You are not currently logged in.
Access your personal account or get JSTOR access through your library or other institution:
If You Use a Screen ReaderThis content is available through Read Online (Free) program, which relies on page scans. Since scans are not currently available to screen readers, please contact JSTOR User Support for access. We'll provide a PDF copy for your screen reader.
The Impact of Floral Parasitism in Two Neotropical Hummingbird-Pollinated Plant Species
Lucinda A. McDade and Sharon Kinsman
Vol. 34, No. 5 (Sep., 1980), pp. 944-958
Published by: Society for the Study of Evolution
Stable URL: http://www.jstor.org/stable/2408000
Page Count: 15
Since scans are not currently available to screen readers, please contact JSTOR User Support for access. We'll provide a PDF copy for your screen reader.
Preview not available
Flowers of two neotropical wet lowland forest species, Aphelandra golfodulcensis and Justicia aurea (both Acanthaceae), were visited by both pollinators and floral parasites. Both species were pollinated by the larger hermit hummingbirds and pierced by other bird species and insects (bees and ants). In addition, Trigona sp. bees took pollen from Aphelandra flowers without effecting pollination. The effect of parasitism depends upon a number of factors including frequency of parasitism, impact of parasites on the availability of floral rewards and the response of pollinators to parasitized flowers. Nectar and pollen parasites affected the vast majority of flowers produced in the two study populations: over 90% of flowers of both species had been pierced by noon and more than 90% of Aphelandra flowers had been visited by pollen collecting bees by mid-morning. Pollen parasites frequently caused severe damage to the style as well: about 40% of Aphelandra flowers daily were damaged in this way. Flowers which had been pierced contained less nectar than flowers which had been visited only by pollinators if at all. Visits by nectar parasites left an average 3.5 μ l of nectar more than visits by long-billed hummingbird pollinators. Nectar removed by flower visitors was never fully replaced nor did nectar depletion stimulate subsequent production. Pierced flowers subsequently produced less nectar than legitimately visited flowers such that visits by nectar parasites had the two-fold effect of removing nectar and reducing total nectar secretion. In response to decreased nectar availability due to parasitism, pollinators may partially or completely avoid visits to these populations or may visit more such nectar-poor flowers in order to satisfy their energy requirements. These two very different responses would result in decreased or increased reproductive success, respectively Pollen parasitism of Aphelandra flowers may be of particular significance since if pollen is limiting, even increased visits by pollinators would not result in greater reproductive success. Circumstantial evidence suggests that in both populations floral parasitism has adverse effects on fruit and seed set levels. A result of the explosion of successional communities due to human disturbance may be rather significant changes in the biotic interactions which are especially important in animal-pollinated plant species.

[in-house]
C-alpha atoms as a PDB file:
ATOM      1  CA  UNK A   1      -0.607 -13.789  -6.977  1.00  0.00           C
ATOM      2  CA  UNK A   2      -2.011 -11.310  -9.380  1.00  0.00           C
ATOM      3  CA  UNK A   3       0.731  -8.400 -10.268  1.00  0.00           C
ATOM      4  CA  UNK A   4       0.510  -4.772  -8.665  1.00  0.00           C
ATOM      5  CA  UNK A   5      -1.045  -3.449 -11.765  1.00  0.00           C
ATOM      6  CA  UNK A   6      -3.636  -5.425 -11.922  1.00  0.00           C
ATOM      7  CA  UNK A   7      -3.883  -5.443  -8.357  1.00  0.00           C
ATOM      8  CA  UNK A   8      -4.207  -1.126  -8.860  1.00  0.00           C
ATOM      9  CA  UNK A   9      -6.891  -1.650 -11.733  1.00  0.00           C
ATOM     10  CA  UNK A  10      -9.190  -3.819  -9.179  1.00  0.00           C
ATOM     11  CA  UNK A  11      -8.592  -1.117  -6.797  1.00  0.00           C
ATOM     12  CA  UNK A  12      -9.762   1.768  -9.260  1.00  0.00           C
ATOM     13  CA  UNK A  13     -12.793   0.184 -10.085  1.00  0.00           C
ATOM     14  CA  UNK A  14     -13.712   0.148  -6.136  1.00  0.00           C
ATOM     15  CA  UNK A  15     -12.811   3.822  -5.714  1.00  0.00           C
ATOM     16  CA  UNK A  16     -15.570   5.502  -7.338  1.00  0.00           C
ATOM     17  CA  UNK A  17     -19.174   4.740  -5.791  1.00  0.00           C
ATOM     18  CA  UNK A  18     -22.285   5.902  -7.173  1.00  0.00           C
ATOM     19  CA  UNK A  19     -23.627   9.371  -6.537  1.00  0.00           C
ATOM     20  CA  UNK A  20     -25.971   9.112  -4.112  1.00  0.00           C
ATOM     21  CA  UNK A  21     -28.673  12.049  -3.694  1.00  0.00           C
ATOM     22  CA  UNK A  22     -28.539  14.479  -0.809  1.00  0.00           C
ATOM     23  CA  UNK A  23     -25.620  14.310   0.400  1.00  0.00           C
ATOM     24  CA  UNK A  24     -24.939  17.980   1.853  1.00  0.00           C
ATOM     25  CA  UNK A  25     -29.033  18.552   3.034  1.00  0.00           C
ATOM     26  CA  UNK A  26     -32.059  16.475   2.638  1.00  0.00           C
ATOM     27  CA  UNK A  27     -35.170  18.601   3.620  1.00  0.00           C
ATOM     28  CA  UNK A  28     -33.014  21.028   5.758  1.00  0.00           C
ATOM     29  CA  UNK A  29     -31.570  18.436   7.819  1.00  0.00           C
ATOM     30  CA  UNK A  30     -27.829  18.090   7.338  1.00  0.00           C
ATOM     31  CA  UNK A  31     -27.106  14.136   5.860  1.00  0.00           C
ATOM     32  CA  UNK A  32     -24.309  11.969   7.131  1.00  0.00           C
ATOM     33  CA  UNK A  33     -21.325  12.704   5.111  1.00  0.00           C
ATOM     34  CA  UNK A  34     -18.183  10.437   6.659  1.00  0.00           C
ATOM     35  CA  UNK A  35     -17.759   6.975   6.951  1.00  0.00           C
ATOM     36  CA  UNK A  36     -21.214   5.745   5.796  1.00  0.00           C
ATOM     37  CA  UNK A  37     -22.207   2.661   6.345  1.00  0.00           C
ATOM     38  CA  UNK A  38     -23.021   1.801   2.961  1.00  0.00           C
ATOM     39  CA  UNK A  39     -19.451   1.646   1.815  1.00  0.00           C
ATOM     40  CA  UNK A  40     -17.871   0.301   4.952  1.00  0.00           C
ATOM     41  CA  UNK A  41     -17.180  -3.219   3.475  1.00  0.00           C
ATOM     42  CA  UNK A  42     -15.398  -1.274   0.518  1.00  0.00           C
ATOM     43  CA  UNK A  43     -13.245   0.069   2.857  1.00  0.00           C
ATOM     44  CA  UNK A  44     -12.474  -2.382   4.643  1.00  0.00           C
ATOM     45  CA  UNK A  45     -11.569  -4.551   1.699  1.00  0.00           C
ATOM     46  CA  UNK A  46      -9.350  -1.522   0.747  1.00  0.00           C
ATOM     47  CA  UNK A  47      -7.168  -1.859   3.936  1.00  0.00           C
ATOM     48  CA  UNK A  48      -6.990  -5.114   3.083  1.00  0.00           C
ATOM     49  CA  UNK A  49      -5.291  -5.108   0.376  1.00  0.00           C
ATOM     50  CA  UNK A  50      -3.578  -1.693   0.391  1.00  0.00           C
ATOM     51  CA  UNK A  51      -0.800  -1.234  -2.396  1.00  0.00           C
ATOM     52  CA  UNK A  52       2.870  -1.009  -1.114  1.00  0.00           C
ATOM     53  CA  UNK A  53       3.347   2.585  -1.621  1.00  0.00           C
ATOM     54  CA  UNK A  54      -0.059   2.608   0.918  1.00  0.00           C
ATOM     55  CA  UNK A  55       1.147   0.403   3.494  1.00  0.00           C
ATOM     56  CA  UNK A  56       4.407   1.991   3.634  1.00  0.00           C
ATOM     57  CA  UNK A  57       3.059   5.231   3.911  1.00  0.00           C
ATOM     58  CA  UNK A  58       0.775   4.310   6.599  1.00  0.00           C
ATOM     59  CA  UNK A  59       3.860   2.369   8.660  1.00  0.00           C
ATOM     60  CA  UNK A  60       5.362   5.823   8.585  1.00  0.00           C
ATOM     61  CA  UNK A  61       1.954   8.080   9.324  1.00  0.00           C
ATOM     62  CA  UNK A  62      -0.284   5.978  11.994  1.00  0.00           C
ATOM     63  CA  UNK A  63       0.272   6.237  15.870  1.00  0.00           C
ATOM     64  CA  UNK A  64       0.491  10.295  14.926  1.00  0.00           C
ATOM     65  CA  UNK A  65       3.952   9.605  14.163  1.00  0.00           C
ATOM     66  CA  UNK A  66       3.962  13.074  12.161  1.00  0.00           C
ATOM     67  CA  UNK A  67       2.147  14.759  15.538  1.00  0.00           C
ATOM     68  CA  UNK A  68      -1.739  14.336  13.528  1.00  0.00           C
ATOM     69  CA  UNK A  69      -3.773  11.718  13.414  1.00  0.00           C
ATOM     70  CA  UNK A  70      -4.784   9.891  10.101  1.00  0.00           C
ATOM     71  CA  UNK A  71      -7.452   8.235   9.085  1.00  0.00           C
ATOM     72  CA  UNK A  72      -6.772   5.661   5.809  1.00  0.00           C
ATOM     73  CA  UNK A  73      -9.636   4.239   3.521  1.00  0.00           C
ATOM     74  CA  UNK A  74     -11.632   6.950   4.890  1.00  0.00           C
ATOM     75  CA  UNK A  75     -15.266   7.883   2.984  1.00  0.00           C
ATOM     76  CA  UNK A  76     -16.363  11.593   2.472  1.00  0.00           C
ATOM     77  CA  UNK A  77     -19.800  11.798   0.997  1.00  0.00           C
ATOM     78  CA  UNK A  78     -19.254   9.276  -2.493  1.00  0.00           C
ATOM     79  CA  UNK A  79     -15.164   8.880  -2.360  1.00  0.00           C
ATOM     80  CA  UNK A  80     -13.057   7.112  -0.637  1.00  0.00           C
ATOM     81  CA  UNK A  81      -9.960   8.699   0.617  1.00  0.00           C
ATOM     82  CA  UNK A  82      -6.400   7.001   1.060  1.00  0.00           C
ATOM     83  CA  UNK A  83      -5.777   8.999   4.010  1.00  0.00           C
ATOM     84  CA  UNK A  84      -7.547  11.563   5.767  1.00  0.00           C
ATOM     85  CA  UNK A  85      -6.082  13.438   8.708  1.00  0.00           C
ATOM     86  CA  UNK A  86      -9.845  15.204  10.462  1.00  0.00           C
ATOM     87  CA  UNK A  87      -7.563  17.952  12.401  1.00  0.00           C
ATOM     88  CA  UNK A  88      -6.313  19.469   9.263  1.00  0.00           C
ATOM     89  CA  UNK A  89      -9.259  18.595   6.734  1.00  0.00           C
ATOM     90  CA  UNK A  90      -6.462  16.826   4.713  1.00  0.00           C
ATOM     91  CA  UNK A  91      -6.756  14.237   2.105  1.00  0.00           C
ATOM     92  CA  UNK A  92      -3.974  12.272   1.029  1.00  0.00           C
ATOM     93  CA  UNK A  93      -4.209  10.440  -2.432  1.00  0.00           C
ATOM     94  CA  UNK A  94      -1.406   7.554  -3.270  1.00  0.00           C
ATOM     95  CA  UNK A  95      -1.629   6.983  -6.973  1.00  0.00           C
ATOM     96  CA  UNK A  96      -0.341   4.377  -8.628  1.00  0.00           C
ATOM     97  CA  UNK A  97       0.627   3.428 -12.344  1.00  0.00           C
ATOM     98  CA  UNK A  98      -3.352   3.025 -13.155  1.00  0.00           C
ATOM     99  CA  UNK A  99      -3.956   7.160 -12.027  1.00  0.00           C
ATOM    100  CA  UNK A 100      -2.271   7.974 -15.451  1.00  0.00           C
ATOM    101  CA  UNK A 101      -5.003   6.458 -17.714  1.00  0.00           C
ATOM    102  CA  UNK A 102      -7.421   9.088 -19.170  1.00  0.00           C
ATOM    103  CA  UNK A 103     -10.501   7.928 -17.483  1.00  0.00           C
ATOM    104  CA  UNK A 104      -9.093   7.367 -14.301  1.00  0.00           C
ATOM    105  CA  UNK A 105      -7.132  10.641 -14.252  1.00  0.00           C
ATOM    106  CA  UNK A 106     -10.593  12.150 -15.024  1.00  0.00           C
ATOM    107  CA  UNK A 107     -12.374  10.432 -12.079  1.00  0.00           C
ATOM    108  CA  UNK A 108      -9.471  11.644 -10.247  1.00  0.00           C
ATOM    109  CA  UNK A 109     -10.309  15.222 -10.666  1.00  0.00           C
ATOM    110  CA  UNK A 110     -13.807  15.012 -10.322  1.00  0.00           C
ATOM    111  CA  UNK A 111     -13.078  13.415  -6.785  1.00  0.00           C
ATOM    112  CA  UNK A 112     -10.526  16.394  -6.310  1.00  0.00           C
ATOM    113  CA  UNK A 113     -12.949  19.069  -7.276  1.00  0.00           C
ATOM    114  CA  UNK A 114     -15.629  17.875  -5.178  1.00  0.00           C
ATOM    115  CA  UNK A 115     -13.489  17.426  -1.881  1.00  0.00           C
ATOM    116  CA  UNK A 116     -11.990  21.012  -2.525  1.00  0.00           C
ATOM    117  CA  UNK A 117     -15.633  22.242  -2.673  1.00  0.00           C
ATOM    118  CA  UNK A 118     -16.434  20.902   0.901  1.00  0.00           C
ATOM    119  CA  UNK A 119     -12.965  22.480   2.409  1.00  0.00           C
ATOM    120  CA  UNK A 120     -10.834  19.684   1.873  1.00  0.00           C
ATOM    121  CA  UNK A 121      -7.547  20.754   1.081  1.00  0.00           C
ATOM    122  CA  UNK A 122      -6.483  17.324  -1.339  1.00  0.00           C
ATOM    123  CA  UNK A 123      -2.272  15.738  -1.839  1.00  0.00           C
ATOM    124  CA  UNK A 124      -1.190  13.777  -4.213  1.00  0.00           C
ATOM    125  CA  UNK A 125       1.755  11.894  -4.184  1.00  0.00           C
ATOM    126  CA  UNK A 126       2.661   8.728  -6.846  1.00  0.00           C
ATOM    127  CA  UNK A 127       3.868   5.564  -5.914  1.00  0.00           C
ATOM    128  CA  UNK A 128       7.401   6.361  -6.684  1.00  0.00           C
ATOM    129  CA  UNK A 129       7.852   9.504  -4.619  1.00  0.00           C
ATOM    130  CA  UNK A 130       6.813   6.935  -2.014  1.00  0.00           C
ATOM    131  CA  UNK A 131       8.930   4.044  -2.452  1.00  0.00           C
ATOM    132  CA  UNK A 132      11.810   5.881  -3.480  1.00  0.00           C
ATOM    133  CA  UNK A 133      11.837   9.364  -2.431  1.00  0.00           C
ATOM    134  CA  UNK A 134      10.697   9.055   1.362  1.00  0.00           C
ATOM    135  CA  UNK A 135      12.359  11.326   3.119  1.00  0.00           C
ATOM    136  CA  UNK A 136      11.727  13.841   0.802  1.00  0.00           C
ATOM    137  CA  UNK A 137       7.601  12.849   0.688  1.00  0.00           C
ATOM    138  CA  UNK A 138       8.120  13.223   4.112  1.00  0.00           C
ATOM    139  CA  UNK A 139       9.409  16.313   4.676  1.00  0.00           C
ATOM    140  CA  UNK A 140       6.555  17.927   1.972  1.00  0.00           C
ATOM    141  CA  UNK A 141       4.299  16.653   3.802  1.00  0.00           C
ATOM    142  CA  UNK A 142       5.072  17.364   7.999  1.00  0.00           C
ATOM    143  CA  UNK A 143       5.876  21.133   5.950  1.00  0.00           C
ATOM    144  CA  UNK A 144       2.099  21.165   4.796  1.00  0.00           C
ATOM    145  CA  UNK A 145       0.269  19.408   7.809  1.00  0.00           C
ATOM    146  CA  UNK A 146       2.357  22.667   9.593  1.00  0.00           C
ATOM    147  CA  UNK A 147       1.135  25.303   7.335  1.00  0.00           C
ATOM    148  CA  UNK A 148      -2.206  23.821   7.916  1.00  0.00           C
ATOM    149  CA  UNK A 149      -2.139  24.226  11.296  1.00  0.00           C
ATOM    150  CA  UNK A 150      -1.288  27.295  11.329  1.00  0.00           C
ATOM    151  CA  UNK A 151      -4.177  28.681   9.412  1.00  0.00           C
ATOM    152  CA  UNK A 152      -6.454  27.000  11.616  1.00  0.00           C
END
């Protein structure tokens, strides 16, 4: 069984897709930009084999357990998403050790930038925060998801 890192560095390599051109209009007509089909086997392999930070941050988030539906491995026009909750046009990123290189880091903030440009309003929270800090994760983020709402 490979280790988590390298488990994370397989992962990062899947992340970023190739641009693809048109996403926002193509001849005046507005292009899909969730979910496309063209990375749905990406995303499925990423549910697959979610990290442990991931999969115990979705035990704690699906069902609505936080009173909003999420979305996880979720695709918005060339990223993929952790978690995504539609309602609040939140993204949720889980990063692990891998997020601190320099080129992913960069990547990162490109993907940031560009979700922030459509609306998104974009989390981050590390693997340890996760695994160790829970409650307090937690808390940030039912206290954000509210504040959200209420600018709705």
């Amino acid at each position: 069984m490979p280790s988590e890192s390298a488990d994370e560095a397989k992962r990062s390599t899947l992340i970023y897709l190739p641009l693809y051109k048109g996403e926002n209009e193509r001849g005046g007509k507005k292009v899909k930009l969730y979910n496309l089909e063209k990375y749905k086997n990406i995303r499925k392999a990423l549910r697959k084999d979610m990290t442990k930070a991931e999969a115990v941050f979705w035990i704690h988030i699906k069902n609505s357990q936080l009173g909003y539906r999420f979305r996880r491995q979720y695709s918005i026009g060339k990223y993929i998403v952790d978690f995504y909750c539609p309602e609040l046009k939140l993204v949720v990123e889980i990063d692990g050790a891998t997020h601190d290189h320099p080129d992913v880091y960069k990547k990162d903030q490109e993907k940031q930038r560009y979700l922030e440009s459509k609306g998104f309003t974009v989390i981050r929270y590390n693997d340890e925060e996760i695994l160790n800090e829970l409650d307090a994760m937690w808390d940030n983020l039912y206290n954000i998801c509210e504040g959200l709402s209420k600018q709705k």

Evolution © 1980 Society for the Study of Evolution